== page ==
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Spermidine is a polyamine compound that may increase health span due to its ability to induce autophagy, the process by which the body removes damaged and dysfunctional cells. In animal models, spermidine supplementation has been shown to prevent memory loss. Findings from a recent report detail the first experiment exploring the effects of spermidine supplementation on memory in older adults without dementia.

Episodic memory, which records specific events, situations, and experiences, declines with age, but this loss may be impeded by certain lifestyle interventions, such as caloric restriction. The effects of spermidine in the body mimic caloric restriction, making it a promising therapy for the reversal of memory loss. Previous research demonstrates the ability of spermidine supplementation to restore memory performance in fruit flies; however, the effects of spermidine supplementation on memory performance in humans are unknown.

The authors recruited 30 adults (aged 60 to 80 years) with subjective cognitive decline, a condition associated with objective cognitive decline and Alzheimer’s disease. They assigned half of the participants to consume a capsule containing 750 milligrams of a spermidine-rich plant extract containing 1.2 milligrams of spermidine daily for three months, while the other half consumed a placebo supplement. Participants completed memory assessments and other cognitive testing before and after the supplement period.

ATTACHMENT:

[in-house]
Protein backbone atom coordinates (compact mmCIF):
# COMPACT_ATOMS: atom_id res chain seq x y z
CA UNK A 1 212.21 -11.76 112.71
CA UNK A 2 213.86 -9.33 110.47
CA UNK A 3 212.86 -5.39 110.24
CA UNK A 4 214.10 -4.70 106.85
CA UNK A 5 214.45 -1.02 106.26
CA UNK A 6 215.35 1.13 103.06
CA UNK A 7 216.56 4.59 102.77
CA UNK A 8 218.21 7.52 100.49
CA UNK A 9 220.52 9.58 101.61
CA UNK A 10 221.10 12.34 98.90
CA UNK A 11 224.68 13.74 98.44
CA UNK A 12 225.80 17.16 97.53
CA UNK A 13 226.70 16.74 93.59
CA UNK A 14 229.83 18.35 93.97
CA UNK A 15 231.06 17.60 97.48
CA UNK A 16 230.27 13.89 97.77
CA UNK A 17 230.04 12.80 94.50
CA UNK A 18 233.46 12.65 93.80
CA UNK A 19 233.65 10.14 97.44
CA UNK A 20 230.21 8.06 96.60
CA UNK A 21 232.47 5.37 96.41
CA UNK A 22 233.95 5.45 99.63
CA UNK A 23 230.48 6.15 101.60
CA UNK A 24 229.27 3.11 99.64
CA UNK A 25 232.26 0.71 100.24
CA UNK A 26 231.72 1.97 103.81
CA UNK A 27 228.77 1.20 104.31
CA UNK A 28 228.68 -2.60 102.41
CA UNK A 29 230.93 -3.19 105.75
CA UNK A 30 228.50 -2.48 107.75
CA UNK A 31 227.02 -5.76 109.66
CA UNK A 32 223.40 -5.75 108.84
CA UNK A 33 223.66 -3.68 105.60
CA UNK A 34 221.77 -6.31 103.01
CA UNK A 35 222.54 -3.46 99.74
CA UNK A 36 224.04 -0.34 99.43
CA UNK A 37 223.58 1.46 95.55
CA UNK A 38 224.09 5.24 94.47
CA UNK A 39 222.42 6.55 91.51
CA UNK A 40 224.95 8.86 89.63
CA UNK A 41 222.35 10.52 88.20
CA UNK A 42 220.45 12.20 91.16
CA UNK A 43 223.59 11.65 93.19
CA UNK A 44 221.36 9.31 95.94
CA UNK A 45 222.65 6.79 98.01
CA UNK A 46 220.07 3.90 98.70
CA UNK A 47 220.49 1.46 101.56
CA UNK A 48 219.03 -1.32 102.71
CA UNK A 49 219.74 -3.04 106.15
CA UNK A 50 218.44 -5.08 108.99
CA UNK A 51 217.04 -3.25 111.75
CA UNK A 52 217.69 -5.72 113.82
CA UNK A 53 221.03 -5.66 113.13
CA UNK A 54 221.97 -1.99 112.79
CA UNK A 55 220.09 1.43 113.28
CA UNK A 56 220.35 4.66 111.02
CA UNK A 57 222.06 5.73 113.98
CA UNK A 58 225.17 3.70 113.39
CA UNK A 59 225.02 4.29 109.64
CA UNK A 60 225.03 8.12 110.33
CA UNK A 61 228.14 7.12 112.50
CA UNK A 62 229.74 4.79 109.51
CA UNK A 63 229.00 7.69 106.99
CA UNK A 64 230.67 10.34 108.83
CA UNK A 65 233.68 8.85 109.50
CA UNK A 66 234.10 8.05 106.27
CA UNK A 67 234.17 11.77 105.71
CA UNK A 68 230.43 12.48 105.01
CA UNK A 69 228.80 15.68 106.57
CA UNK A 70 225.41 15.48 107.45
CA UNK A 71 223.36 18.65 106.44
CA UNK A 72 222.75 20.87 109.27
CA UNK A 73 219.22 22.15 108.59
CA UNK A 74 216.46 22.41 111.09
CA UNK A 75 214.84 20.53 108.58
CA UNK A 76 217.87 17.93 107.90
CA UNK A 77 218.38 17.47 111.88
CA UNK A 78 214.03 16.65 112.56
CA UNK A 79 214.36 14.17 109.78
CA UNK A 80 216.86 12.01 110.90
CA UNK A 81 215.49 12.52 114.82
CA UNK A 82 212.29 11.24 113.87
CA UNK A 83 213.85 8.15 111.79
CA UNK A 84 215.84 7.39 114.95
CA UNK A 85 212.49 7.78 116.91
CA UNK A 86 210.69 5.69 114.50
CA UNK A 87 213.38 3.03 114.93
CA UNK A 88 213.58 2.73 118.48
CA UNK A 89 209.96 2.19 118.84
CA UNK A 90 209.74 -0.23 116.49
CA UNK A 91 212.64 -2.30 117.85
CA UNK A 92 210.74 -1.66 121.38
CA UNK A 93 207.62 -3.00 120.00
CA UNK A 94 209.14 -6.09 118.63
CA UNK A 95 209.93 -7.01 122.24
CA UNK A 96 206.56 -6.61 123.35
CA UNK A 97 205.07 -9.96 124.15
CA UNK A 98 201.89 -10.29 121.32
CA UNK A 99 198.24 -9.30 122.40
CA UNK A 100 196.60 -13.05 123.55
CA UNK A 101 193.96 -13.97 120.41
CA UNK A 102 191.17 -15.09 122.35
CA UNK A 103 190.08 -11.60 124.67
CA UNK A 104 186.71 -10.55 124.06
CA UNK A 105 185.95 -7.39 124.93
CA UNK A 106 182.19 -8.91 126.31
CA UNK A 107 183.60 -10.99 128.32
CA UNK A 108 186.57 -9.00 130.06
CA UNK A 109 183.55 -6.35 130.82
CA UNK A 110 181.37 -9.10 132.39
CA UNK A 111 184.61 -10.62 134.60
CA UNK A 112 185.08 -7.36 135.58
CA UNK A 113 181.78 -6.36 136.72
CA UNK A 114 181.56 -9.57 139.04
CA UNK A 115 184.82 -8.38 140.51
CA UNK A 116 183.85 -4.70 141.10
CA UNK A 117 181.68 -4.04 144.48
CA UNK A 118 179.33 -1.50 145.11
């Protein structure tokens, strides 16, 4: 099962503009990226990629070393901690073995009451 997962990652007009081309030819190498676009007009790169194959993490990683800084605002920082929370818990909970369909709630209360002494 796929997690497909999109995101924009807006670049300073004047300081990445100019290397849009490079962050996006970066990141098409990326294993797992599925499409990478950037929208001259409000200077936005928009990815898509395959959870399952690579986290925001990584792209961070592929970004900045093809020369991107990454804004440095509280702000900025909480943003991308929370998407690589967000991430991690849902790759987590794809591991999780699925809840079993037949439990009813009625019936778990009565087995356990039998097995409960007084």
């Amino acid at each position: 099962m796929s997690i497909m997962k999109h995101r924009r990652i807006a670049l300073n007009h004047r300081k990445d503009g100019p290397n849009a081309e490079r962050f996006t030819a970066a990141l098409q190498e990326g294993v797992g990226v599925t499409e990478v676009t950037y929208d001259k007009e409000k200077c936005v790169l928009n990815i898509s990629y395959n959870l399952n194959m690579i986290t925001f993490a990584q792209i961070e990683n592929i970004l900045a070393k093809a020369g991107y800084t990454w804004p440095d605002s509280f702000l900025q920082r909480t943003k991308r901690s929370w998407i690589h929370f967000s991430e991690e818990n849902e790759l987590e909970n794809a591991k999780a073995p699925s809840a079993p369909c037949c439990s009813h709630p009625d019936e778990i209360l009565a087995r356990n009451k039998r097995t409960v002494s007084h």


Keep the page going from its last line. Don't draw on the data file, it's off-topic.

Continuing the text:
Participants consuming the spermidine supplement had moderately enhanced memory performance after three months compared to those who took the placebo. In particular, permidine supplementation enhanced mnemonic discrimination, the ability to differentiate between new and previously encountered items. There was no difference in other cognitive functions between groups.

The authors concluded that spermidine supplementation may be an effective treatment for slowing cognitive decline in older adults with subjective cognitive impairment. They noted that this was a small pilot trial and that larger clinical trials are needed to expand on these results.

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